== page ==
October 26, 2012 § Leave a comment
Perhaps the most iconic house designed by Charles and Henry Greene is the 1908 Gamble House in Pasadena, California. The detail intense, low slung timbered home with deep roof eaves was in the signature style popularized by Greene & Greene during the early years of the 20th century. When Thomas & Denzinger was commissioned to design a new home in Briars Creek on Johns Island, the client expressed an interest in a style of architecture reminiscent of the Greene Brothers work.
The property is heavily wooded site that fronts a lake to the south. A winding drive leads through a grove of grand trees and terminates at a cleared opening on a rise overlooking the lake. The “U” shaped plan is organized around an interior courtyard. One single story wing paralles the lake and holds the living area and master bedroom suite. A two story second wing on the opposite side of the interior courtyard has guest suites, an office and media room. An open center stair rises within a tower and ends at a small “away” room that commands a view of the garden, the site and the lake beyond. A two story screen porch accessed from the living area and kitchen provides ample area for outdoor dining and entertainment. A companion screen porch off the master suite bookends a stone terrace, the beginning point of a terraced transition down to the lake.
The interior courtyard is patterned after Japanese Zen gardens. Lush greenery embraces a cascading stream water feature that runs the length of the garden and spills into a Koy pond. During clement weather the rooms adjacent to the courtyard can be opened up to the sound of the water tumbling through the rocks of the stream channel.
The exterior of the house is repleat with exposed heavy timber, cedar shingles, casement windows and a copper roof. The deep roof eaves provide abundant shade and protection from the weather. Timber trellis sun “screens” were introduced along the south facing windows overlooking the lake. The three bedroom home, completed in 2008, was built by Steve Koenig Construction.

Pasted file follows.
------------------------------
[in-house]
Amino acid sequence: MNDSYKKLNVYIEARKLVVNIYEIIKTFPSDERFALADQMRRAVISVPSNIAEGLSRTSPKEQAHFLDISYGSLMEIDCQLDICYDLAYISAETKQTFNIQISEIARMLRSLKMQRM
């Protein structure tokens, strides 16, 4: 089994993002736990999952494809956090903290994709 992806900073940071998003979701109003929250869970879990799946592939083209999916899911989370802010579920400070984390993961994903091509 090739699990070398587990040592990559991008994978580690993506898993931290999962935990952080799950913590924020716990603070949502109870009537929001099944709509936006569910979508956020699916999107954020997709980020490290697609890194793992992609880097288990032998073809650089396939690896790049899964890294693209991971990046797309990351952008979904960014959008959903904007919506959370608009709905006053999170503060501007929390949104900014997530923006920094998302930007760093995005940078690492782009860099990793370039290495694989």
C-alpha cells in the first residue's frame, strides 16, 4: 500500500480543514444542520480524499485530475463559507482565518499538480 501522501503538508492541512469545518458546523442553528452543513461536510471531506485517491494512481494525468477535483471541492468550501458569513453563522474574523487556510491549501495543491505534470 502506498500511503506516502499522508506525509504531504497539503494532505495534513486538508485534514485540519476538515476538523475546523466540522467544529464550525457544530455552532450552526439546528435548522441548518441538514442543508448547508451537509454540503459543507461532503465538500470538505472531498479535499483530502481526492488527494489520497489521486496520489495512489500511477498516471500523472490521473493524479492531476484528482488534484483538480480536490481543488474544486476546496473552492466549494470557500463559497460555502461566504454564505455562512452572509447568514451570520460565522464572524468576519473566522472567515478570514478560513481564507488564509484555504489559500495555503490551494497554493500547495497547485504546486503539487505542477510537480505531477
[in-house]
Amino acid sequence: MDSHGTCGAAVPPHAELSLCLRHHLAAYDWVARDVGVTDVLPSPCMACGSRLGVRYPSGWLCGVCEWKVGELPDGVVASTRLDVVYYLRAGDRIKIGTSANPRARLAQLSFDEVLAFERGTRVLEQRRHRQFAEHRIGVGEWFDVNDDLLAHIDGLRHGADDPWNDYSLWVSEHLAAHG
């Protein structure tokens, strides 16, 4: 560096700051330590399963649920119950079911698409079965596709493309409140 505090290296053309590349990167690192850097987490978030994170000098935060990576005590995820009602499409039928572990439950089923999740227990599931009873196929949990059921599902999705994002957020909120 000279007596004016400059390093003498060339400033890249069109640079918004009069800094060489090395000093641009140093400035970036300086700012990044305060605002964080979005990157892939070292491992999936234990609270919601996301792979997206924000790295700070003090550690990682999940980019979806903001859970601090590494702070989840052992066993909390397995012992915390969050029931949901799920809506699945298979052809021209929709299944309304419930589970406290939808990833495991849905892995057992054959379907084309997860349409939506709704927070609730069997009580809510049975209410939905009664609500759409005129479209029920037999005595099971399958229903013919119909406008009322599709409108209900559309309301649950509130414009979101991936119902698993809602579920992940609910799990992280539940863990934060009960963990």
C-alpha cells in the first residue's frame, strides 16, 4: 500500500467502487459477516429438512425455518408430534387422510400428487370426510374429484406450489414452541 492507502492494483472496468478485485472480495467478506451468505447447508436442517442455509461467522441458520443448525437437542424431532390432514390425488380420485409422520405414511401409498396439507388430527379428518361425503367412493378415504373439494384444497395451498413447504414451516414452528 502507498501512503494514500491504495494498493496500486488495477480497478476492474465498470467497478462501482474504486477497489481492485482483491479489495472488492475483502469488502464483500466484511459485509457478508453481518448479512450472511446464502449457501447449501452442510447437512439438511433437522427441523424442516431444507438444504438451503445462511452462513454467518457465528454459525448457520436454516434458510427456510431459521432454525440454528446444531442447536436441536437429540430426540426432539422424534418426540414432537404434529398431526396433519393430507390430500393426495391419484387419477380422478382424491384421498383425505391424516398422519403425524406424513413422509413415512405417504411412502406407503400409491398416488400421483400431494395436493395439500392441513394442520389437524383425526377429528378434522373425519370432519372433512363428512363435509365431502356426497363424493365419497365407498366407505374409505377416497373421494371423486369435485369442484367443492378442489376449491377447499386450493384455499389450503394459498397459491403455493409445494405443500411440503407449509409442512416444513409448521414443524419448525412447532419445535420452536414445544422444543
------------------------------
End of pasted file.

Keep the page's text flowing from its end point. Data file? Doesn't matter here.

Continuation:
October 25, 2012 § Leave a comment
Thomas & Denzinger, Architects, was one of the 2012 recipients for the City of Charleston Award for Design Excellence in the Catagory: “Buildings within the Historic District”. The addition to and renovation of a single family residence at the corner of Clifford and Archdale Streets in downtown Charleston is the first of a kind for us here in town. The original structure dating from around 1827 underwent significant improvements prior to acquisition by the current owner. We were commissioned to design a new kitchen, elevator, second flight of stairs to the upper floor and a new master bedroom suite overlooking a historic church to the south. A portion of the 1979 renovation was demolished to make way for the expanded living program. The vertical exterior construction is primarily AAC block with a stucco veneer. The AAC decision followed the realization that every square inch of available space was valuable on a tight building site with multiple restrictions. The simple gable roof and flat facade reflect a pattern of similarly proportioned buildings to the east of the site. A deliberate “hyphen” was added to visually and materially separate the older wood clapboard structure from the new addition. A cylindrical enclosure for the added interior circular stair backstops both the new addition and the existing house on the north side of the footprint.
October 25, 2012 § Leave a comment
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The completion of our recent work on Palmetto Bluff draws near as finishing touches are applied. The four bedroom residence, with detatched guest cottage, fronts on to a lake with views to the golf course beyond. The plan is organized around a central courtyard, defined by the covered carport, the guest cottage and the main house. MJR Builders of Bluffton, South Carolina, is the Contractor of Record. Wertimer & Associates of Charleston, South Carolina, are the Landscape Architects. Occupancy is pre-Thanksgiving, 2012. The Owners plan a large party to inaugurate the home into it’s role as a family-centric retreat from their busy lives in the northeast.